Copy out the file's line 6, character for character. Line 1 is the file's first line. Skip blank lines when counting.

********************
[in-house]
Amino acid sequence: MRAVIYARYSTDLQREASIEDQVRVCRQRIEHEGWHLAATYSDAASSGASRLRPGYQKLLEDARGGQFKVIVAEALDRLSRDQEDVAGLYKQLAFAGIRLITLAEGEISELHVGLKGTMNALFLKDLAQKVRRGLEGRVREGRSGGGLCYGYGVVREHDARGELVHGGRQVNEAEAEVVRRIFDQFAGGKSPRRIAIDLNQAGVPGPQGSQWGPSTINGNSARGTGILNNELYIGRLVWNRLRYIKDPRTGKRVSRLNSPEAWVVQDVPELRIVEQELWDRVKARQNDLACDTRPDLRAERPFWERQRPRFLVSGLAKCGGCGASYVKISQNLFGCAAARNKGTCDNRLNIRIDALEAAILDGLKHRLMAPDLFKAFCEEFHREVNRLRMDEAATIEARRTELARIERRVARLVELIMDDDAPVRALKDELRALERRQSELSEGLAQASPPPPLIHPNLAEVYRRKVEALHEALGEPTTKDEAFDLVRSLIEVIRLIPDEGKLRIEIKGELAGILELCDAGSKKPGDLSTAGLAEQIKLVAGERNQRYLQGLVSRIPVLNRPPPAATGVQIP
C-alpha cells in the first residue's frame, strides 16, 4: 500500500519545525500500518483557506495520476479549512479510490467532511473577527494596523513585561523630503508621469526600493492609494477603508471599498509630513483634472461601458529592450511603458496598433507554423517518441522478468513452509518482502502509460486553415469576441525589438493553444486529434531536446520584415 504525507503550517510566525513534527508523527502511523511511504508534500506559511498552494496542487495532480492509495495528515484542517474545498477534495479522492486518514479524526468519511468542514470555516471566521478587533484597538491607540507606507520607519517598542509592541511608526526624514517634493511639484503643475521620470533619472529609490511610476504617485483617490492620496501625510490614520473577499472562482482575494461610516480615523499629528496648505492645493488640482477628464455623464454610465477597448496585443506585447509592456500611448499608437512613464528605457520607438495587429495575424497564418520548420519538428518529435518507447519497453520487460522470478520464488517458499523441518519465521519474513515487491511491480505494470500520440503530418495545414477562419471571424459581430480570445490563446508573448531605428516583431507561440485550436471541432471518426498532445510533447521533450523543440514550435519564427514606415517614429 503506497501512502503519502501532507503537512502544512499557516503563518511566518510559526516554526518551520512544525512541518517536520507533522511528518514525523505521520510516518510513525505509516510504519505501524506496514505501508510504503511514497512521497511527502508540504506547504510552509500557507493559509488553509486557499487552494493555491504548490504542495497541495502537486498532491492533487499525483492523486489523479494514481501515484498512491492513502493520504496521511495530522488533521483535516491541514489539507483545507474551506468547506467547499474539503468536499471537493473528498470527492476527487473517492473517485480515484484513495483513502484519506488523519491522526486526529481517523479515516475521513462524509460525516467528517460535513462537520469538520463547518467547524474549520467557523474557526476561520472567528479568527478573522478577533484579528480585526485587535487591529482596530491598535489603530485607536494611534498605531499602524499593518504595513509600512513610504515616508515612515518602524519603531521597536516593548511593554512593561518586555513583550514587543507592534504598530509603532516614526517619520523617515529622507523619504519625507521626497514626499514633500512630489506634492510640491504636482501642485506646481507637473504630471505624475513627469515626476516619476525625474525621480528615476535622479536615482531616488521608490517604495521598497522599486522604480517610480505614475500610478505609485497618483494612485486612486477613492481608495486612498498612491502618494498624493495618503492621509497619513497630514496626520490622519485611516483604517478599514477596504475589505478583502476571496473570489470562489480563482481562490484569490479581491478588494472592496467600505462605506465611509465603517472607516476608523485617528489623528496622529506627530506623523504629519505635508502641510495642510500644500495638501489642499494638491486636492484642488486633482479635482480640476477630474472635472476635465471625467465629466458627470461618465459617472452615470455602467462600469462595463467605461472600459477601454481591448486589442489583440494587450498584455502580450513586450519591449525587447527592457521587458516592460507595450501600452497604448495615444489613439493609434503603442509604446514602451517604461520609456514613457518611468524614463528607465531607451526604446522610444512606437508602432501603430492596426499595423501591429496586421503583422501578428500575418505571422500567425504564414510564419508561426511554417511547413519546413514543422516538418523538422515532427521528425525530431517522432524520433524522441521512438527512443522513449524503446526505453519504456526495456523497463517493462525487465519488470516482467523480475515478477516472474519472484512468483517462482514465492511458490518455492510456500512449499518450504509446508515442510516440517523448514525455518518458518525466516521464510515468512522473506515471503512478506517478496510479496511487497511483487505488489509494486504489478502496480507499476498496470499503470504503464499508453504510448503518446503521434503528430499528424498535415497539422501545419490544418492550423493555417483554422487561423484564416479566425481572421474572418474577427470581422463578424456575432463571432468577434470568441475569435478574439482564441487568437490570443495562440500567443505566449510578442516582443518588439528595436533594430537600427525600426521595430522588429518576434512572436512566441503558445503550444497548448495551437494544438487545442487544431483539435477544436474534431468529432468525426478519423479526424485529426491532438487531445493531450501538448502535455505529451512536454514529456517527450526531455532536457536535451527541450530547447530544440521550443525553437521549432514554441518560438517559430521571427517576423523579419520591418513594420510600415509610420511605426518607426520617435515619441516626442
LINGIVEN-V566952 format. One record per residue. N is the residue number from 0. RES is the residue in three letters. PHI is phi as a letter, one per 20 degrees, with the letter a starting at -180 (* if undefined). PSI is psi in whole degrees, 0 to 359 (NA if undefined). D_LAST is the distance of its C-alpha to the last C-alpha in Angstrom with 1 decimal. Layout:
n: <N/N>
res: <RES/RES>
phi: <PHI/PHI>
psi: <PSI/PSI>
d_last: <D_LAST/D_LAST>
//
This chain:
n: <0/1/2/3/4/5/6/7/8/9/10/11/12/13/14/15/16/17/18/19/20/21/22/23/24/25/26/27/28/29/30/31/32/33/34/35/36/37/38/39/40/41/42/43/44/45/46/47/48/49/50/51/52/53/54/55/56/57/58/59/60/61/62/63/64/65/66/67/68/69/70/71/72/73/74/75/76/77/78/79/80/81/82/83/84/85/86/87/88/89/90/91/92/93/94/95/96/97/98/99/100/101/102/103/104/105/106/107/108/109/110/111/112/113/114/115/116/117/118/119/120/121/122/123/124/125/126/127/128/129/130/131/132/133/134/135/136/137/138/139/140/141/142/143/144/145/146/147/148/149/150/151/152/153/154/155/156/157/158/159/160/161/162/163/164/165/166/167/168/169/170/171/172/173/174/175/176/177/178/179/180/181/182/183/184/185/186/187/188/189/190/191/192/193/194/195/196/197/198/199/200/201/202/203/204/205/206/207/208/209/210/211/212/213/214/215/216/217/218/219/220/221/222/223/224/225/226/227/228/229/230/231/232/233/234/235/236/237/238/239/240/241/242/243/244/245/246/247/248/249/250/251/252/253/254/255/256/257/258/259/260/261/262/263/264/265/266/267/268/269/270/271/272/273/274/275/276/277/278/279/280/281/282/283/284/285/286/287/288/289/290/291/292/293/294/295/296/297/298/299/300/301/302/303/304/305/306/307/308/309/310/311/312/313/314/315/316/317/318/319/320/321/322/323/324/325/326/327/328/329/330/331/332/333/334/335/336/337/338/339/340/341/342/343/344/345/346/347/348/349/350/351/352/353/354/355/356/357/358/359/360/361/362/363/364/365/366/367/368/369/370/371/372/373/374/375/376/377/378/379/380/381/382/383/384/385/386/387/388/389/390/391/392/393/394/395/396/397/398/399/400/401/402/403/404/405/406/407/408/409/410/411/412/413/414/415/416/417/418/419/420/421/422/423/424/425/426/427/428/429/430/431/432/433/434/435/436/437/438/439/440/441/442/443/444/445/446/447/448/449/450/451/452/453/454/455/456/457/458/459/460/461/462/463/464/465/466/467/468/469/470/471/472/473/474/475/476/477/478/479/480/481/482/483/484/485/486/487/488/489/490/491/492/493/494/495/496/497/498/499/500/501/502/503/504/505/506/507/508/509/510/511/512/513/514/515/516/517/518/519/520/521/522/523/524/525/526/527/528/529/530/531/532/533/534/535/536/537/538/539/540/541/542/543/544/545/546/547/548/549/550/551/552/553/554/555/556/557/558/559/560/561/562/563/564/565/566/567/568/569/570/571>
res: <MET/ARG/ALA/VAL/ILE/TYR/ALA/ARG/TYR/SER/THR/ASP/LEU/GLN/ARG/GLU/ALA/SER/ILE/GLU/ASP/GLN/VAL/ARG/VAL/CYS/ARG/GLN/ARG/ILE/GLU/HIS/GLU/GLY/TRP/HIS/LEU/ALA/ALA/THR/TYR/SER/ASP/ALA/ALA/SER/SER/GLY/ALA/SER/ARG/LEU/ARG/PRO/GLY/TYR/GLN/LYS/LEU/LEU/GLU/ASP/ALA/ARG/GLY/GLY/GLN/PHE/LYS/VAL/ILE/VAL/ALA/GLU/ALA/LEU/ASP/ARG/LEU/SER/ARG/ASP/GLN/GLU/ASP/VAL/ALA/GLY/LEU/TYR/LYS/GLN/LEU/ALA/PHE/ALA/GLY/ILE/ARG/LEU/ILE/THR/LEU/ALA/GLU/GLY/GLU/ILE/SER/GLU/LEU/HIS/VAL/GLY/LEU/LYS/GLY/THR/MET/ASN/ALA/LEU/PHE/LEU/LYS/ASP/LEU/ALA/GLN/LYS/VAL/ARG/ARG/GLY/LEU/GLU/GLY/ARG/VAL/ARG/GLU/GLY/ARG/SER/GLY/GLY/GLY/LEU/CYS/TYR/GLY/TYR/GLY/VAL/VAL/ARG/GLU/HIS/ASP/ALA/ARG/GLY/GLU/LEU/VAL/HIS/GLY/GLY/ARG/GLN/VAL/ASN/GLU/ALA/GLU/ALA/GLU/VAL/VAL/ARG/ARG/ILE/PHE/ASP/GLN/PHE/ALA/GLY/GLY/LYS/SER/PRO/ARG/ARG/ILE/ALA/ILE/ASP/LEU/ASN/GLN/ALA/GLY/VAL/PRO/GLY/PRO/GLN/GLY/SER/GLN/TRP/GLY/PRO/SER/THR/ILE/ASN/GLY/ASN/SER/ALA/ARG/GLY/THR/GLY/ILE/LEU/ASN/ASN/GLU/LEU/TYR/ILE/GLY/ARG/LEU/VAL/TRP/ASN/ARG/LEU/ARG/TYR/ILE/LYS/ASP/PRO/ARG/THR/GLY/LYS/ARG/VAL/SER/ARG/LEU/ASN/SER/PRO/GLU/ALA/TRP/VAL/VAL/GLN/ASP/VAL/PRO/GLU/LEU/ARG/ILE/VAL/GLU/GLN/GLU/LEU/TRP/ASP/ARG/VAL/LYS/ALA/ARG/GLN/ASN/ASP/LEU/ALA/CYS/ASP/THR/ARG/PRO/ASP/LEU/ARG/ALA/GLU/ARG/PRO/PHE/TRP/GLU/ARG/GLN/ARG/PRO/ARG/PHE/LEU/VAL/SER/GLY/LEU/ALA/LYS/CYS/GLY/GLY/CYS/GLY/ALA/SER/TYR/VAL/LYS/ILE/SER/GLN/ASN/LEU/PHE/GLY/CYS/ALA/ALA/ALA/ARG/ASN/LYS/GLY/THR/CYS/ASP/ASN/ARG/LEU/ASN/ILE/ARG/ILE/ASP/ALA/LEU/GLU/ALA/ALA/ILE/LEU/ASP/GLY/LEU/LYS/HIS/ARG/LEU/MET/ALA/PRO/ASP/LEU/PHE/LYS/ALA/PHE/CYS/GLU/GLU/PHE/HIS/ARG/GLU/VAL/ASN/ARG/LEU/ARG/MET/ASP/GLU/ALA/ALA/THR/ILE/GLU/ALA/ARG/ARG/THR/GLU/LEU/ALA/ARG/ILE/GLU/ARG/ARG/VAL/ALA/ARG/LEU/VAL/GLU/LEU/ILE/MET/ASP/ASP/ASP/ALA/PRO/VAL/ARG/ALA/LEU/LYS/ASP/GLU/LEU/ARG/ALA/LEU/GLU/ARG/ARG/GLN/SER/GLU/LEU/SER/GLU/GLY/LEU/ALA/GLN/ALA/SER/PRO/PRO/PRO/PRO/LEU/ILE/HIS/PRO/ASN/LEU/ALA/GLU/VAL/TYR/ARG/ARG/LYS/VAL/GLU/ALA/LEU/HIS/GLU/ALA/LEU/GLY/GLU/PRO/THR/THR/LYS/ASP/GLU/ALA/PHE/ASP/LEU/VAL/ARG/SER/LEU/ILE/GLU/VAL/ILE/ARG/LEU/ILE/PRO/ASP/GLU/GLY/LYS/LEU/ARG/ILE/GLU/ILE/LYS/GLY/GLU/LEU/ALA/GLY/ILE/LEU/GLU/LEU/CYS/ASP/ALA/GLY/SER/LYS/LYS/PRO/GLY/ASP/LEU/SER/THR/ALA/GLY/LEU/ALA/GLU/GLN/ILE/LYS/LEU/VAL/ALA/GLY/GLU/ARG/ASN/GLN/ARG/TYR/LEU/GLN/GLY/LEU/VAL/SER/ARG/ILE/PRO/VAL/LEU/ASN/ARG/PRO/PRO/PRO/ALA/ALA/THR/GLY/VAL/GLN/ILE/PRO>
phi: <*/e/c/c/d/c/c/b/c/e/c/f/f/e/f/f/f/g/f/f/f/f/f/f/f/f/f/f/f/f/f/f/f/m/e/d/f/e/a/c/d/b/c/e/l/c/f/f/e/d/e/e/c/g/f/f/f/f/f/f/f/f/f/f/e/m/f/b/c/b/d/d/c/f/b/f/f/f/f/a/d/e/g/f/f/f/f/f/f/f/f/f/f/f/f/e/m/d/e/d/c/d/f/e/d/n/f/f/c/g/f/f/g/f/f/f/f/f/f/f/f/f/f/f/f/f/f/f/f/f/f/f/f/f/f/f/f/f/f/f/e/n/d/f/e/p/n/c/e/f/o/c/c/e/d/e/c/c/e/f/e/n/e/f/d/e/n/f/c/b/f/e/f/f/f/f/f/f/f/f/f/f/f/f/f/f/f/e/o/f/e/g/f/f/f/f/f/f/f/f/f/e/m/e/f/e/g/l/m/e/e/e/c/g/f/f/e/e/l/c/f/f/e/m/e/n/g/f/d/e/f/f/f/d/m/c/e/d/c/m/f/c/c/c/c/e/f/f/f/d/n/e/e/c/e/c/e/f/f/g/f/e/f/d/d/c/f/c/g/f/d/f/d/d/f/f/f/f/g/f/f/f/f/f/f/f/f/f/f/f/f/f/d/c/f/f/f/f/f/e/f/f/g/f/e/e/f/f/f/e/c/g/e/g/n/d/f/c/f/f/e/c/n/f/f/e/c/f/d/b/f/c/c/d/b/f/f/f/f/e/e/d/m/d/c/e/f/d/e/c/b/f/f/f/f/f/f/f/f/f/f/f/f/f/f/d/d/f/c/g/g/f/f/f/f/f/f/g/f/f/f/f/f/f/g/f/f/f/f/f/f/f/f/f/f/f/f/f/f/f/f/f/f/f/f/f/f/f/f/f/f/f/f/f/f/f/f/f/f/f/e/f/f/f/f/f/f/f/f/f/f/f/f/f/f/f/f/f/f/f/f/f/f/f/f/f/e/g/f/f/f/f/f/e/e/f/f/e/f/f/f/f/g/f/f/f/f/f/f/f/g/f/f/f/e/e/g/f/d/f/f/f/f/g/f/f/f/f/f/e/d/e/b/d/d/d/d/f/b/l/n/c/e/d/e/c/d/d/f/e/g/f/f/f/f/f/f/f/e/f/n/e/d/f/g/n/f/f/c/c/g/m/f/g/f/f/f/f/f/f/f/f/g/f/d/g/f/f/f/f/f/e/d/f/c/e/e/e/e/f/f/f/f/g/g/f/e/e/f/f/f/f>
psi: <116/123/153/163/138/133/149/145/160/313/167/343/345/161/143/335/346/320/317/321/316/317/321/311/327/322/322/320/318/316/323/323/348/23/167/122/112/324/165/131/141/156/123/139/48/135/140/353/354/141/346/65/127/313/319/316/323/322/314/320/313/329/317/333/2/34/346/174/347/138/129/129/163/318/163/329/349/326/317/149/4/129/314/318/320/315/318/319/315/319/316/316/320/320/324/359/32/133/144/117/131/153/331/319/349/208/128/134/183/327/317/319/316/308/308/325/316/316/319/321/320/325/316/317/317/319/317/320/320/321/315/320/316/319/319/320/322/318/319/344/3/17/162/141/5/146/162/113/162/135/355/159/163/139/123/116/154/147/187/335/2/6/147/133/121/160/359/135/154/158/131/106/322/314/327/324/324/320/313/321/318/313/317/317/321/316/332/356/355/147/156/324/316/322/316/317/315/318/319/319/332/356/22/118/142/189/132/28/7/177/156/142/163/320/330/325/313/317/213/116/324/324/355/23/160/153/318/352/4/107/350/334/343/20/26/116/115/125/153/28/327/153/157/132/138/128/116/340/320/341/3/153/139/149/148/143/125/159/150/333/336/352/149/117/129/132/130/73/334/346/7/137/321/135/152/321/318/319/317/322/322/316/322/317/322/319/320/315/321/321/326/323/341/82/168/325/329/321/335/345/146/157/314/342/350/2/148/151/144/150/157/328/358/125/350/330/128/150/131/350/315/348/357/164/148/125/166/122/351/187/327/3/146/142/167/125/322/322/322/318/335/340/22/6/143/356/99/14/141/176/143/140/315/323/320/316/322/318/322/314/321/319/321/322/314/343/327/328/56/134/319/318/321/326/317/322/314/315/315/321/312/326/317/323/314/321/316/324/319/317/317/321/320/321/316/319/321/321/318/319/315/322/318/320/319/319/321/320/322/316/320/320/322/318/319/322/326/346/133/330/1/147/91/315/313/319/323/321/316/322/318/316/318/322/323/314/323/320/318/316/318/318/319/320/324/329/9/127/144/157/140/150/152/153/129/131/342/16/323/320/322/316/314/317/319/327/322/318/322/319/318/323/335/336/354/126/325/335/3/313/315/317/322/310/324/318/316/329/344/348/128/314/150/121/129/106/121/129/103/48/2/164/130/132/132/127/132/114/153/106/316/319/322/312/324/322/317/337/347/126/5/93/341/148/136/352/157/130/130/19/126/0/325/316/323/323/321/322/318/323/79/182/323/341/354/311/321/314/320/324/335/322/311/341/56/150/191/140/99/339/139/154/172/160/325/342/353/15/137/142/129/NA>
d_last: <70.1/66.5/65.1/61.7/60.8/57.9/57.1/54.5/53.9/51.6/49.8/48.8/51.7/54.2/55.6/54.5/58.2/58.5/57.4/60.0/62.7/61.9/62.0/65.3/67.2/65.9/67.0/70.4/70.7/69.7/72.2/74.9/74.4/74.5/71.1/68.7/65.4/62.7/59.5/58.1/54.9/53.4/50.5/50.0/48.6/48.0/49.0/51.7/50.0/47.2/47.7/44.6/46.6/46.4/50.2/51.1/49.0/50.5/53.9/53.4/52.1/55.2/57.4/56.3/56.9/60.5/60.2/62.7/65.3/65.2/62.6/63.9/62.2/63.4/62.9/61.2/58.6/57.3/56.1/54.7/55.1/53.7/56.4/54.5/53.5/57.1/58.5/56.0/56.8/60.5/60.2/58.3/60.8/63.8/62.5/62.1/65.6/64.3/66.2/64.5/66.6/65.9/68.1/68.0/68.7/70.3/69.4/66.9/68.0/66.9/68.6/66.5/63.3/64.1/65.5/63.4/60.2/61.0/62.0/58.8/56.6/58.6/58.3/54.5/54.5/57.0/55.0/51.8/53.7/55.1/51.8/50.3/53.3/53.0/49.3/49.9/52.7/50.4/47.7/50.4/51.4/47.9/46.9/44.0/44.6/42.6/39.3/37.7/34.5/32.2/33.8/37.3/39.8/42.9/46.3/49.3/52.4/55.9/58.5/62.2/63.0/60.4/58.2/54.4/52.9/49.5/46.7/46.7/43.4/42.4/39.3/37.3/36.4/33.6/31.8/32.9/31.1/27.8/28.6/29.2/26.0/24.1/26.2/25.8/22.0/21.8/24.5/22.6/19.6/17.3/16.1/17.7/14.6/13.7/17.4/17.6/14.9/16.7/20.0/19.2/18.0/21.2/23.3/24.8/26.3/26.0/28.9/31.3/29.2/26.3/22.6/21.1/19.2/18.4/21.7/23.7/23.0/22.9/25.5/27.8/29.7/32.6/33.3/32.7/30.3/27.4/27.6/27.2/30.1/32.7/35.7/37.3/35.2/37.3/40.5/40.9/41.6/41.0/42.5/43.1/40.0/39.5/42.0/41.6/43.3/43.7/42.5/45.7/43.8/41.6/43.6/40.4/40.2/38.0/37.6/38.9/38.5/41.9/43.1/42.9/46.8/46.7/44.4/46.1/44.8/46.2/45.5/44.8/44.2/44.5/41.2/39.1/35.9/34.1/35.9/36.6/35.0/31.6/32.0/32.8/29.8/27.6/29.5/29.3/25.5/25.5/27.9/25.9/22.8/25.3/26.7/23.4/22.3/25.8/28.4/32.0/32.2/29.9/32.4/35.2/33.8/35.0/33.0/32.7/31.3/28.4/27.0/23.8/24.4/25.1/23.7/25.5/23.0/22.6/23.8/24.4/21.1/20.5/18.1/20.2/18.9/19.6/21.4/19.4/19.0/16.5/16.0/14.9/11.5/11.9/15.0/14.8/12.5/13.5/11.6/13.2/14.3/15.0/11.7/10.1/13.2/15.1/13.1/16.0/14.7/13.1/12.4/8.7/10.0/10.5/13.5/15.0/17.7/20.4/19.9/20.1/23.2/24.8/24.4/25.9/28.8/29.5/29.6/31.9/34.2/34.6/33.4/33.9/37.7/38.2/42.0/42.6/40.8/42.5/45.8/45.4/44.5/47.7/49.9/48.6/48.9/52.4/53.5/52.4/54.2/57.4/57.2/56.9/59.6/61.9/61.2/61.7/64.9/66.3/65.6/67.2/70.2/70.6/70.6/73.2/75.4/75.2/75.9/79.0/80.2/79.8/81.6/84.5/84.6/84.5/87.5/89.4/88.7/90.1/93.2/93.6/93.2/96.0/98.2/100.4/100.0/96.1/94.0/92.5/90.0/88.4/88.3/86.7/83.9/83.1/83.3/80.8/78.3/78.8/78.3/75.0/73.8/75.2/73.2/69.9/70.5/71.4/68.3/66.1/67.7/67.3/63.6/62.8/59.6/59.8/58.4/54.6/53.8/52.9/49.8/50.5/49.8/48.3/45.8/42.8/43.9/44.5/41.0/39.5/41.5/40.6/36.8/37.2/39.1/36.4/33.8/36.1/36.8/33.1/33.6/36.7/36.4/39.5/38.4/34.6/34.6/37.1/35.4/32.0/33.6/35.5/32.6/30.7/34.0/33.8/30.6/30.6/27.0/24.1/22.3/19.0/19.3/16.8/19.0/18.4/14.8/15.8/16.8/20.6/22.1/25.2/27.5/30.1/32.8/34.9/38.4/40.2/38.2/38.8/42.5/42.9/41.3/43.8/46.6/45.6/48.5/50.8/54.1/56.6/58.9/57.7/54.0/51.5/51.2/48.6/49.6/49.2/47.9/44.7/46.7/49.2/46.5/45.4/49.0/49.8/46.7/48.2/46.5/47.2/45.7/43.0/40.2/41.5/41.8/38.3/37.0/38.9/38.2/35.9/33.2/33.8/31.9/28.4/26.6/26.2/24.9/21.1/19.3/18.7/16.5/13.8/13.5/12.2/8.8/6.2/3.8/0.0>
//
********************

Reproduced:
res: <RES/RES>